The proposed changes also received support from more than 150 pharmacy stakeholder organizations representing diverse interests, which unified their voices and submitted a joint letter of support to CMS. Additionally, more than two dozen patient advocacy organizations supported the proposed rule on the premise that, if finalized, the pharmacy DIR fixes will save the average patient nearly $200 per year or more in some cases on their out-of-pocket prescription drug costs.
NCPA submitted its own comments in response to the proposed rule, which is titled “Modernizing Part D and Medicare Advantage to Lower Drug Prices and Reduce Out-of-Pocket Expenses.” NCPA joined forces with the National Association of Chain Drugstores and the National Association of Specialty Pharmacy on a joint comment letter asking for a pharmacy DIR fee fix and standardized pharmacy metrics, and also also sent a joint comment letter with the American Society of Consultant Pharmacists and the Senior Care Pharmacy Coalition focusing on harm to seniors with proposed protected class changes, as well as on the need for a new definition of negotiated price and standardized pharmacy measures.
Several letters supporting the proposed DIR fixes are also being sent by members of Congress. Review letters of support for the pharmacy DIR provisions in the proposed drug pricing rule.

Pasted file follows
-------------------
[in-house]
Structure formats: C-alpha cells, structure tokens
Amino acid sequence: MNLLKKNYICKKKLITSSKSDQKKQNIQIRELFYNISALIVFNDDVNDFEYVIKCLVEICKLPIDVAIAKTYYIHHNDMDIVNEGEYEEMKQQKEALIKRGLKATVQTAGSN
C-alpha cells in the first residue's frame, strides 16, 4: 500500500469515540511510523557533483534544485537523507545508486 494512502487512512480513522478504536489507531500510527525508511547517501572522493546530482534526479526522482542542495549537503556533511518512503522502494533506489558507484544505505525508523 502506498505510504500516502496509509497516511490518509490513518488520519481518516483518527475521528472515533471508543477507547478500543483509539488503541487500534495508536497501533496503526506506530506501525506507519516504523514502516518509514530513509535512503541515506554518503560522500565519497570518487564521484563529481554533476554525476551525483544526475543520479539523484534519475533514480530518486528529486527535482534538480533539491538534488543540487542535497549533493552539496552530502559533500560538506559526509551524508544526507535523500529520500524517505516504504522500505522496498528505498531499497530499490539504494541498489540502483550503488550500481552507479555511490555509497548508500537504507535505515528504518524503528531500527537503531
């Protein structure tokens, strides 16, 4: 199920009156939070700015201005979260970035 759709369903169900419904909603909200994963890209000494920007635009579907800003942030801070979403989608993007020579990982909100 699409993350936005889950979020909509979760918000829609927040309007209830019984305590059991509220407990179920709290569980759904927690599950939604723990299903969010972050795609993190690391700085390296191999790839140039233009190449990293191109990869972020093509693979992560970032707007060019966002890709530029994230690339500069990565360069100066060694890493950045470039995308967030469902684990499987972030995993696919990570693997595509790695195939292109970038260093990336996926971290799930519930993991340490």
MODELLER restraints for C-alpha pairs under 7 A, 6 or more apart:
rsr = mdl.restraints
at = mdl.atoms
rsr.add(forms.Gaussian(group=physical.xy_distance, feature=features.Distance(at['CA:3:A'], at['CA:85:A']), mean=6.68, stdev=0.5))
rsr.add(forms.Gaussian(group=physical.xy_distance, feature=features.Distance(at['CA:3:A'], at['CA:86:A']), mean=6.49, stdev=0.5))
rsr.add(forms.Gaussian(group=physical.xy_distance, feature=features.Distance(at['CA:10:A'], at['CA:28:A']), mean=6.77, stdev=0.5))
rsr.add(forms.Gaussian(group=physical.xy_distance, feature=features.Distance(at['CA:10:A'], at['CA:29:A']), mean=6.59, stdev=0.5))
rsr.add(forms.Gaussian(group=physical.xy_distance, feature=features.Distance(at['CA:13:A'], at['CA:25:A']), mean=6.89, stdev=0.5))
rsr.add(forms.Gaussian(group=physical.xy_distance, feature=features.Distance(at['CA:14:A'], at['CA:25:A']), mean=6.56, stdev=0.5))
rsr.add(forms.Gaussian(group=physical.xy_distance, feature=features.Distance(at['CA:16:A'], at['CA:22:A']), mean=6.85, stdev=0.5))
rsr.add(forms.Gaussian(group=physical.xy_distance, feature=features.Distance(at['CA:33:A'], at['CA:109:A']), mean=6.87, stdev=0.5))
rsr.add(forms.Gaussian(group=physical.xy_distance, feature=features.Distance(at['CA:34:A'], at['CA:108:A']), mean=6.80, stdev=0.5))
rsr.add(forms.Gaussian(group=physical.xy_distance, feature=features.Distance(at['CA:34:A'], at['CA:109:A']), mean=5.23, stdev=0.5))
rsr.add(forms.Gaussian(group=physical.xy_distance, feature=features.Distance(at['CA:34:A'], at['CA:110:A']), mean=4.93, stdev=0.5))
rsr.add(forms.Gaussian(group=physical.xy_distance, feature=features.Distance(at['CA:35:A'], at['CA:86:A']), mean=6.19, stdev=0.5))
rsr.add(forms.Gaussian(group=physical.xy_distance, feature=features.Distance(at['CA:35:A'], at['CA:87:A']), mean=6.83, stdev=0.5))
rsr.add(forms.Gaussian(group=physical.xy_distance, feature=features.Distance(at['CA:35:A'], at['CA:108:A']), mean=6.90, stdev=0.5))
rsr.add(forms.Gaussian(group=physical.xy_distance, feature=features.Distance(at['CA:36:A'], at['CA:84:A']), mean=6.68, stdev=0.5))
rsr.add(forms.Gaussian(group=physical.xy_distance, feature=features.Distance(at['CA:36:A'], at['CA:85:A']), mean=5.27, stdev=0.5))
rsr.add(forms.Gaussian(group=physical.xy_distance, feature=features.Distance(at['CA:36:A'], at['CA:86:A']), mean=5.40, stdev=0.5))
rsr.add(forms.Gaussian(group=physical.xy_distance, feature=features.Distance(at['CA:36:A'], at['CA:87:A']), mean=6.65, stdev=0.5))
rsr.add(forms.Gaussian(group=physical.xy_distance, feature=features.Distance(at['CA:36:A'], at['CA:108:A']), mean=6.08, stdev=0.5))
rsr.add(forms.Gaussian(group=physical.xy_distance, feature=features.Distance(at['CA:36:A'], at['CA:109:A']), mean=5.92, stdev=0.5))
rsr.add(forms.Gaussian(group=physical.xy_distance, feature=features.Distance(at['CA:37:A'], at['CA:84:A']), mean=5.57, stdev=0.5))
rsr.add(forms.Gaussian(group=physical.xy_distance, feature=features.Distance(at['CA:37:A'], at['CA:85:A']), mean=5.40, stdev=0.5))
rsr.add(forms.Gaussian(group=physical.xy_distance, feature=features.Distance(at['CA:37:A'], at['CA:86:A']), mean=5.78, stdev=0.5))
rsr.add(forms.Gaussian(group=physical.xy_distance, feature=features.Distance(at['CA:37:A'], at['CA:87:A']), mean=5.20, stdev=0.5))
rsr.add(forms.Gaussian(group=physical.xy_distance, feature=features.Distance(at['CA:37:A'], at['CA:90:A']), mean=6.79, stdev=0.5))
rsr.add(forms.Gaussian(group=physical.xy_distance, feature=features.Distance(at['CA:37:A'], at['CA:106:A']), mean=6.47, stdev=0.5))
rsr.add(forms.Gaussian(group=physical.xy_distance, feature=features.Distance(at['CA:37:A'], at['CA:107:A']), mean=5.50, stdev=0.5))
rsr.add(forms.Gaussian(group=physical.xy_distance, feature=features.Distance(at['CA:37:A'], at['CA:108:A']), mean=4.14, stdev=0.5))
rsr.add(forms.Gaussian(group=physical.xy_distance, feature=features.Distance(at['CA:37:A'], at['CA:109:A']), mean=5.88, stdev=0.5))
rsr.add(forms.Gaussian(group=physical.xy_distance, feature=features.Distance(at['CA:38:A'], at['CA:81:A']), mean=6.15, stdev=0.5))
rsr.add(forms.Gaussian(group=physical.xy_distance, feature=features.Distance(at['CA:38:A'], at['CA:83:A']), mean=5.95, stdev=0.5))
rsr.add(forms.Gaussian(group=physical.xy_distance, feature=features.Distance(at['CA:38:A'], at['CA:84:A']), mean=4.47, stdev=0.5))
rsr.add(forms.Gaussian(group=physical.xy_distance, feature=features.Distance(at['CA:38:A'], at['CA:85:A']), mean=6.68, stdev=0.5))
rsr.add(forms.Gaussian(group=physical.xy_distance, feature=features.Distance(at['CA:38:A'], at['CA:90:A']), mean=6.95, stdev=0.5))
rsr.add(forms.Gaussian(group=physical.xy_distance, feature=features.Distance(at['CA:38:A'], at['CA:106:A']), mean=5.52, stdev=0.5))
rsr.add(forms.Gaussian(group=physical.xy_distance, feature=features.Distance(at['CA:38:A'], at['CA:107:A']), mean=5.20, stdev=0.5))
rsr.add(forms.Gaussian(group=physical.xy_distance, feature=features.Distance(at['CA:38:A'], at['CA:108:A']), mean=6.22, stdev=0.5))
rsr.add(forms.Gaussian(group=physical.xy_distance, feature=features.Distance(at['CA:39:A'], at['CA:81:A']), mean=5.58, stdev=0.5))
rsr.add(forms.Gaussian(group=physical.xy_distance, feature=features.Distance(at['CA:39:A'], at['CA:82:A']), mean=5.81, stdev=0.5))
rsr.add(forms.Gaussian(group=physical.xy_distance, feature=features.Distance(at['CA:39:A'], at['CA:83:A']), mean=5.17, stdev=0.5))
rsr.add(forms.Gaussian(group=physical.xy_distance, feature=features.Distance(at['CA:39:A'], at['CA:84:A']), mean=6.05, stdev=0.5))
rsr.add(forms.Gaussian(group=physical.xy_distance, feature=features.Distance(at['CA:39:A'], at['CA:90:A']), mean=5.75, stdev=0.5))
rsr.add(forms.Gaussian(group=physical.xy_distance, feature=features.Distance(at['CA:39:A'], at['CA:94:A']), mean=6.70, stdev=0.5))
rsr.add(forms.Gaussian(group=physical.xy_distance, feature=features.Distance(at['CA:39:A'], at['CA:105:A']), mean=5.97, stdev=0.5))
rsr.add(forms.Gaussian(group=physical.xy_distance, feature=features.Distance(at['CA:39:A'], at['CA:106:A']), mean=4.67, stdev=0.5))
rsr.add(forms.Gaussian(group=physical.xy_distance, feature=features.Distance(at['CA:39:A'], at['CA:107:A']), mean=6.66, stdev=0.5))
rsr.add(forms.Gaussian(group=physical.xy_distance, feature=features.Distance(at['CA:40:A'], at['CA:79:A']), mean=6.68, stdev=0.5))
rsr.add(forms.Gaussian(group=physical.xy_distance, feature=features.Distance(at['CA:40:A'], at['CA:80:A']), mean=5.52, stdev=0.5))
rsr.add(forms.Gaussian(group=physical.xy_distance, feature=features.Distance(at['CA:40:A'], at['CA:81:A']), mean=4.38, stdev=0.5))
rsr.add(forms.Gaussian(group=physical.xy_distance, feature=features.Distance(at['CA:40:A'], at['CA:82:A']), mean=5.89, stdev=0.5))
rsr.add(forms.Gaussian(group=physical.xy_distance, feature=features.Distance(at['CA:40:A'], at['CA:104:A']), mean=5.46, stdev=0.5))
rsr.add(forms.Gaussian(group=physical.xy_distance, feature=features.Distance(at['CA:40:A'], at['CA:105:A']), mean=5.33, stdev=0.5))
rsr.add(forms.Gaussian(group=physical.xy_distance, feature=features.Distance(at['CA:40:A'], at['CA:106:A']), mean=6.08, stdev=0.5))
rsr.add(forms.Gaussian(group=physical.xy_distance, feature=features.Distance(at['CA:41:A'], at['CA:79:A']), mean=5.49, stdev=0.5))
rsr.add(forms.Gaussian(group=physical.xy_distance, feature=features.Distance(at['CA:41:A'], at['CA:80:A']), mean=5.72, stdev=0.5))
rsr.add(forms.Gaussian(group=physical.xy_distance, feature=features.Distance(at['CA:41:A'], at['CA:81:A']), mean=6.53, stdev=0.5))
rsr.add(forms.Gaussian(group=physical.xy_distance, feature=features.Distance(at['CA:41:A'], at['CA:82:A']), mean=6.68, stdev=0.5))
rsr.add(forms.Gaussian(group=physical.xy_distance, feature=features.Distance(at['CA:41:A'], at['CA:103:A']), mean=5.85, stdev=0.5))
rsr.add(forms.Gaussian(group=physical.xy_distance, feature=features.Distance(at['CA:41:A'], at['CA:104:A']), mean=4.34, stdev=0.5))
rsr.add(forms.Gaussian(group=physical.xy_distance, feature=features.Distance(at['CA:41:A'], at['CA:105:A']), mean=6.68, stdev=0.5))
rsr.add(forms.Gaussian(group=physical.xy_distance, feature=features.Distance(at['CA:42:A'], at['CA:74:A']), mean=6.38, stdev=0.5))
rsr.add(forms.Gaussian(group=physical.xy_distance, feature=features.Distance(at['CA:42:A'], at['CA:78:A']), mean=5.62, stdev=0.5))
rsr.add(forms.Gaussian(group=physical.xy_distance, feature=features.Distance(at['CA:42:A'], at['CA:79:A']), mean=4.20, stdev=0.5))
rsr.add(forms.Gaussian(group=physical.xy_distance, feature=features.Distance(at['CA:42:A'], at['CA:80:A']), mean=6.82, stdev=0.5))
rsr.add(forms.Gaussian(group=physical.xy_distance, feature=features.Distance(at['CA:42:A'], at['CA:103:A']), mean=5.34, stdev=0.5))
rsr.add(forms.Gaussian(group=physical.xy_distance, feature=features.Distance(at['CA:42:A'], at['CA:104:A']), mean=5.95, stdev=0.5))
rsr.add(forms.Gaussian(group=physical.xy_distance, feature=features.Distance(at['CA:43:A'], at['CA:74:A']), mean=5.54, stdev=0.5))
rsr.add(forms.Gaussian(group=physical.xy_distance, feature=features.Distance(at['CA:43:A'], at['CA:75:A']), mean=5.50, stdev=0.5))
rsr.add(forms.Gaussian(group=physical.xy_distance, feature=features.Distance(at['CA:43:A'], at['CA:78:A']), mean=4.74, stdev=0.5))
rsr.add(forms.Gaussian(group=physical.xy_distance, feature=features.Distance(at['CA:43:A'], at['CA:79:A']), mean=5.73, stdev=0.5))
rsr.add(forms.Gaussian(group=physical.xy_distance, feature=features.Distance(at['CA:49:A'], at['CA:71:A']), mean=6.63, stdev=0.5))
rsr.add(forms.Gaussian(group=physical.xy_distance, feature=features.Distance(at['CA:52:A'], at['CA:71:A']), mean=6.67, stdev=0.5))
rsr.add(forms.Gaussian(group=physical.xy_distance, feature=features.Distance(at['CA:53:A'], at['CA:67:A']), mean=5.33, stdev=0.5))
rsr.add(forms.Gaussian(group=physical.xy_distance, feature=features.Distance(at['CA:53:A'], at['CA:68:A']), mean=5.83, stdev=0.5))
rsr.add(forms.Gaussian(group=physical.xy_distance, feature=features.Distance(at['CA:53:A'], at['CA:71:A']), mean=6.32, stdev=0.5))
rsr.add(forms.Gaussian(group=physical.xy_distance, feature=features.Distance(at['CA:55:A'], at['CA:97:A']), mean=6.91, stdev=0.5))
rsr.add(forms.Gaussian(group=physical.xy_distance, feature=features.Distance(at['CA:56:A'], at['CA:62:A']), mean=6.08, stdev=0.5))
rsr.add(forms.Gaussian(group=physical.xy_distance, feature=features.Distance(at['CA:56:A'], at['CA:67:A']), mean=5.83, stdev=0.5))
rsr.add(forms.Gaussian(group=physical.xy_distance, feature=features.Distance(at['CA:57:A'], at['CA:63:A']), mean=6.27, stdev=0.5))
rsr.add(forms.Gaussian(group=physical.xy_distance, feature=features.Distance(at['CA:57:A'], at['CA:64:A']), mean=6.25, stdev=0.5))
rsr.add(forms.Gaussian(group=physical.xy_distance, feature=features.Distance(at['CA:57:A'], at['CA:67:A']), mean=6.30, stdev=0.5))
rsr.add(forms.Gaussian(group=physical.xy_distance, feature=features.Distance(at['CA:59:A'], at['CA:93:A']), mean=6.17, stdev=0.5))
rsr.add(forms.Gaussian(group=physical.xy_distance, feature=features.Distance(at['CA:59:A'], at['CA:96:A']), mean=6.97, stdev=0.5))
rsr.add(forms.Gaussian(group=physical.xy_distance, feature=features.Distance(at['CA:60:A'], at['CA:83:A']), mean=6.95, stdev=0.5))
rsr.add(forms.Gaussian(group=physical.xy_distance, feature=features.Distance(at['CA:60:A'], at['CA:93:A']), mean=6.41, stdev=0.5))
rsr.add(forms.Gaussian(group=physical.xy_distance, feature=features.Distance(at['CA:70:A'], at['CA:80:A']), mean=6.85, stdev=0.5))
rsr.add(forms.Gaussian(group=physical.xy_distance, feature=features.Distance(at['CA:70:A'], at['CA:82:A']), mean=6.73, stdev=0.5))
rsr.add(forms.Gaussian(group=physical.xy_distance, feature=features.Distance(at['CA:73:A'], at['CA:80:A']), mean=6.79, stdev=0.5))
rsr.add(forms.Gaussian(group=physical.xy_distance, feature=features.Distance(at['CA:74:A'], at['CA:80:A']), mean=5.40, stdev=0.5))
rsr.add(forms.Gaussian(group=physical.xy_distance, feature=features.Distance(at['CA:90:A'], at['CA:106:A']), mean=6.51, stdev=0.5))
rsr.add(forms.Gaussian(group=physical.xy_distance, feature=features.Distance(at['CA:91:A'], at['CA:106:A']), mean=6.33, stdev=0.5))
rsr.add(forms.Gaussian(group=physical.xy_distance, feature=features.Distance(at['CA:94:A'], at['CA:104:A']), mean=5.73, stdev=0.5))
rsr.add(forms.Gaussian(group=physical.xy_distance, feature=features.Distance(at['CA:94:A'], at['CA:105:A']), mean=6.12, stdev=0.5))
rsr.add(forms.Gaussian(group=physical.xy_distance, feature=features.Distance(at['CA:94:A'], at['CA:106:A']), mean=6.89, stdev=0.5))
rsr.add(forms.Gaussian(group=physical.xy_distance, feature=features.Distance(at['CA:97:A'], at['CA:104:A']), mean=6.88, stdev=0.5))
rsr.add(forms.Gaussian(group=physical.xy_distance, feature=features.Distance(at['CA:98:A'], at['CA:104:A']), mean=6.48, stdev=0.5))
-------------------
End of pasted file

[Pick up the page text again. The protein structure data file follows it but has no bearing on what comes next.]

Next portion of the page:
“NCPA had asked CMS to include all pharmacy price concessions at the point of sale – or, ideally, eliminate pharmacy DIR altogether – in response to the administration’s request for information about its ‘Blueprint to Lower Drug Prices and Reduce Out-of-Pocket Costs,'” said NCPA chief executive officer B. Douglas Hoey. “This proposed rule is evidence that we are being heard, and we applaud the administration for putting out this proposal to include pharmacy price concessions at the point of sale. Eliminating the retroactive application of these fees would provide much-needed predictability and stabilization to pharmacy operations, and would save Part D beneficiaries billions of dollars.
“Less uncertainty for pharmacies, lower costs for seniors – that’s a no-brainer in our book. And as witnessed in comments to CMS, an overwhelming number agree.
“Now is the time to bring more transparency into our health care system and a reprieve to small business community pharmacies and seniors. We are grateful to the administration for recognizing this, and strongly encourage them to finalize this proposal. Community pharmacists are ready partners in this and other ongoing efforts to lower drugs costs and eliminate pharmacy DIR once and for all.”